It was a winter day when I first remember Joe. Pretty sure I’d met him before, that’s just the day that comes to mind. The day I’d had enough of the darkness — was done trying to stay alive. The day I didn’t care anymore, gathered my 15 year old bulimic suicidal hair pulling self, boots and long black coat, and headed toward the freeway in hopes some crazy trucker would pick me up and I’d end up anywhere — I couldn’t kill myself, maybe somebody would help me out. Shaking with the self loathing of the thing, I stepped through heavy glass doors of the girls dorm out into the darkness of the evening. No one in sight, I hurried through campus winds toward the road. I don’t remember how it happened but there was a giant man coming toward me from the road — looked down so wouldn’t have to answer any questions as was pretty sure it was a teacher or staff of the school… he asked them anyway… “Young lady, where you going?” I don’t remember the rest. I’m sure I was tongue tied — tears, I don’t know. Never was any good at lying. All I know is that Joe took me across the street to his house to spend the night with his family. Remember nothing of that night except that I slept in sleeping bag on carpeted floor of their library just off living room. Remember being taken to counseling a few days later. Remember getting a job at the library that his wife Donna ran. After that night, I was always welcome in their home.
So many memories. Reading Pat McManus books in their living room. All of us laughing till our sides hurt. Joe rattling off math facts, hoping I’d pick up a few facts myself. Sorry, Joe, the math facts never stuck. Donna talking me into doing aerobics with her and a bunch of old ladies — (they were all in their 20’s and 30’s:) Donna inviting me to help her linseed oil their getaway cabin in mystic land of wilderness. The hours out in Joe’s automotive shop, hanging there when I had nowhere else to go. When the money ran out for me to stay at the school, having to call a dozen or so strangers — ‘Can you sponsor me to stay at Mount Ellis’ I wanted the floor to swallow me up, but then Joe said, come on, you can do this. And so I did. I got all the support I needed to keep going. I remember the stress of an audition for choir. Out in shop, Joe would tell me to try it. In the library Donna would tell me I would do fine. I did. Would hear me sing the song during choir tour — he drove bus, they would always tell me I did great.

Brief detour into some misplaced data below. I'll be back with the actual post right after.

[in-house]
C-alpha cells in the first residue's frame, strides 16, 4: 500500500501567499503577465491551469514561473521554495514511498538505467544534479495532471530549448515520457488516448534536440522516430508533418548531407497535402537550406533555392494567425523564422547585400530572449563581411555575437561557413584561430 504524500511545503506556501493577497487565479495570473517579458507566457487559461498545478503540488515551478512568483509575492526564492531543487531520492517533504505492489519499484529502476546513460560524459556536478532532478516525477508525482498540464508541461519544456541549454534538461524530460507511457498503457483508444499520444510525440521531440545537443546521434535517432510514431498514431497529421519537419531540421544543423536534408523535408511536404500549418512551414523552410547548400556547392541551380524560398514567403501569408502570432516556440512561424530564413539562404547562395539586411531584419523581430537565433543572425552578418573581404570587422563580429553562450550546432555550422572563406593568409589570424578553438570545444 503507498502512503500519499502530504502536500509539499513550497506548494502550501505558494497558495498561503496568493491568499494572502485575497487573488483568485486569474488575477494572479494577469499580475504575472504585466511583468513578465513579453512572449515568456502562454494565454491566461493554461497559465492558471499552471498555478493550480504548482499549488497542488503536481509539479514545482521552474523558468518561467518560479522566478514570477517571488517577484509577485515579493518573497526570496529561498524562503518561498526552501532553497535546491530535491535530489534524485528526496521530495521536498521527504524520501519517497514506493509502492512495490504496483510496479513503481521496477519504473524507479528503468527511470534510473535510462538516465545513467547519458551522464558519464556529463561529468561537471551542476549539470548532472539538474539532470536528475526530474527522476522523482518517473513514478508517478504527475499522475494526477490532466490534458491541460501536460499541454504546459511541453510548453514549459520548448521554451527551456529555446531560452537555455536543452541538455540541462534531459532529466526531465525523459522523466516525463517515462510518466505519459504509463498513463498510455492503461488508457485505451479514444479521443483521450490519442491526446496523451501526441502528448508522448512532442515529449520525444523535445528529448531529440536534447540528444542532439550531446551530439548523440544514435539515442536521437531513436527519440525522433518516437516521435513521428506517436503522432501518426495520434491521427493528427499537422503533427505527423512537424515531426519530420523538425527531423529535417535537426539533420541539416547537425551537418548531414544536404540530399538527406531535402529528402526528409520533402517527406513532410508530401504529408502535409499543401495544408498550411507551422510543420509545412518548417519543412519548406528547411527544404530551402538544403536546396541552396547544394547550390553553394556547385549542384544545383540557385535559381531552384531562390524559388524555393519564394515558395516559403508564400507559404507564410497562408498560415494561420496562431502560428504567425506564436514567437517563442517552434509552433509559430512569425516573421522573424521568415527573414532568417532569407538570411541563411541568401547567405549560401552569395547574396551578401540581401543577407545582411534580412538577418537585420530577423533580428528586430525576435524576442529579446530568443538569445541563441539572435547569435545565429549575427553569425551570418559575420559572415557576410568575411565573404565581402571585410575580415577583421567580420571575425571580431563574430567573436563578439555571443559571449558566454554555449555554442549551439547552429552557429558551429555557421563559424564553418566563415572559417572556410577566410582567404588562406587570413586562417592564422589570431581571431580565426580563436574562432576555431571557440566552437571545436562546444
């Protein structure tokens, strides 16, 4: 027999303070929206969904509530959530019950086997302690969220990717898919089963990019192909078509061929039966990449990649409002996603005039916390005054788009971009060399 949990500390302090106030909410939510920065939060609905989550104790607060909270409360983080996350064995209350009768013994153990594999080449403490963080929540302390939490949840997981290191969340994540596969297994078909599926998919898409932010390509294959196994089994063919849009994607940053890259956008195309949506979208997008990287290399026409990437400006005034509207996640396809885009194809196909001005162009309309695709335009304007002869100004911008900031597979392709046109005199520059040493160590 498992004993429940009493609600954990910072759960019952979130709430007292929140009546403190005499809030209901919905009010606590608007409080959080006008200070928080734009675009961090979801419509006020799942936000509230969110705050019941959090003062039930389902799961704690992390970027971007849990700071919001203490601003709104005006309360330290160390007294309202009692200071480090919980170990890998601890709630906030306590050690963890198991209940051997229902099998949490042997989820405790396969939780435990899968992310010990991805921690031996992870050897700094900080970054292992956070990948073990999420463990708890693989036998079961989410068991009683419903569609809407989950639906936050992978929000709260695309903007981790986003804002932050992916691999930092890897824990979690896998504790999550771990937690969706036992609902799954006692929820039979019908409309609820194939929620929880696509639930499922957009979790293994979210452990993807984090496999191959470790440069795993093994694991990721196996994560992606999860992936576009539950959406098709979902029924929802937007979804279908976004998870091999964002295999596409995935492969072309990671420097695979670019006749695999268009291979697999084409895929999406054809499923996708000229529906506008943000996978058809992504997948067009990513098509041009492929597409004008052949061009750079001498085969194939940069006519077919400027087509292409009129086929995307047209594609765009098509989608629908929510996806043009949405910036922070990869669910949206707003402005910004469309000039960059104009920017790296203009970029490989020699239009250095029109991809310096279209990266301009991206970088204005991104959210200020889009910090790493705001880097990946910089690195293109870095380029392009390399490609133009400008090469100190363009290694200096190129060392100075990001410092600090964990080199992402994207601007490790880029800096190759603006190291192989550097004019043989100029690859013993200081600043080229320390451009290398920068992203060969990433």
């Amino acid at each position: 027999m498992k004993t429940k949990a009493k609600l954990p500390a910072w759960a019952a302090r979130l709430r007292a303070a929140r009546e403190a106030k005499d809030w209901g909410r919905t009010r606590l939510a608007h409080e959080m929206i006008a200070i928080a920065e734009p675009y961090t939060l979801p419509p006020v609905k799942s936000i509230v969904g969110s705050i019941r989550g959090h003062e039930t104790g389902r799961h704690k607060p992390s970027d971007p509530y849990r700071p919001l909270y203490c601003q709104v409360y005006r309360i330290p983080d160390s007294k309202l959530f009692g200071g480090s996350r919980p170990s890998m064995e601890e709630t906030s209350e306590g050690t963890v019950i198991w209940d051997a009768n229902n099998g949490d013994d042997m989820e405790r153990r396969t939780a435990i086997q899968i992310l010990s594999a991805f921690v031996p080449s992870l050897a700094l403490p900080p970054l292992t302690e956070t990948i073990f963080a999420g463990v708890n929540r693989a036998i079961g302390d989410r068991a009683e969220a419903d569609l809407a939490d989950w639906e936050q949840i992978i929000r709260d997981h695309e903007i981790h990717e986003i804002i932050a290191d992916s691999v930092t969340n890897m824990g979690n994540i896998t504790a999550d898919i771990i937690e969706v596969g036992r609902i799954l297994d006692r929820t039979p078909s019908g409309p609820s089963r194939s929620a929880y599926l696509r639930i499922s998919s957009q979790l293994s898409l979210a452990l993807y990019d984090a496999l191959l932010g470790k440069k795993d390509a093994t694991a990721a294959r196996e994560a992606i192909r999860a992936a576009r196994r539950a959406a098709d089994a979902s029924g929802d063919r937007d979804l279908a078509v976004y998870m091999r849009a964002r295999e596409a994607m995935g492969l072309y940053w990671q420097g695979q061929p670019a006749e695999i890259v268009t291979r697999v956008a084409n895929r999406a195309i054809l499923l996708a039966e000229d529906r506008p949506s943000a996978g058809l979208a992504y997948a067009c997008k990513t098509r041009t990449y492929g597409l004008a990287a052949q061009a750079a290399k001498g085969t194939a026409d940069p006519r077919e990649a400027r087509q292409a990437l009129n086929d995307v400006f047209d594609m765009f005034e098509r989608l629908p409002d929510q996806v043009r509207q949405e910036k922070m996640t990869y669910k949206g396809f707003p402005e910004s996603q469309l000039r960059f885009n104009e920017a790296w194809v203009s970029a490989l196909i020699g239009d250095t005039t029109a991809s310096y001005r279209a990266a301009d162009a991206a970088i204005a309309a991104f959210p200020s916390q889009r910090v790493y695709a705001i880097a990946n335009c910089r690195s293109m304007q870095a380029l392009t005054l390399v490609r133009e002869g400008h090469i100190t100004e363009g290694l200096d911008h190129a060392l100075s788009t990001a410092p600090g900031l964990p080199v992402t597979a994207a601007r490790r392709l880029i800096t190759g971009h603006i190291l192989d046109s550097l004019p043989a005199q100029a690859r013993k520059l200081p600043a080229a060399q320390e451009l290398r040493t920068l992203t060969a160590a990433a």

Joe — the bus driver. He was the Abominable Snowman. Snow was not a problem to him. It was a challenge, kind of the way he took on the rest of life. Once the windshield wipers broke while we were barreling down the road. (I would stand up front as I’d get very nauseated back of bus.) Since I was up there anyway, he asked me to pull a level back and forth that he’d rigged up — keeping the glass clear so he could keep schedule and get another busload of kids to the next concert.
Joe was gruff and large and bearded and dark eyed. Not a guy I’d ever feel comfortable around… except that under the gruff was a guy who cared. A human being. And besides, Joe had his exact opposite, a wife who was as approachable as a meadow of happy flowers. She invited me to help her paint her brick brown fireplace all lovely white. Our work produced a fine looking makeover. I helped her wallpaper, do housework, organize library cards. She taught me things, and also shared hard things in her life. Told me about the day she and Joe, her boys and two of their friends went camping. About the tree that came down middle of night — right through the little boys tent. Her boys lived. The two brothers in the middle didn’t. How the other family lost all their children at one gust of surly wind. Tree that robbed them all of the feeling that life is safe.
Tree did it again, a number of years ago, when it hurt Joe bad, in the back. And this week, tree took Joe away. Joe, the rough-round-the-edges, who cared deeply.
Joe, Donna’s life.
Joe, Dad to three kids.
Joe, Grandpa of more.
The guy who helped random kids find better footing –
sent them out for catching strays
in world of surly wind and hopelessness.
Too many kids to count.
And that, no tree can take.
Thanks Jaunathan Gagnon, for the photo.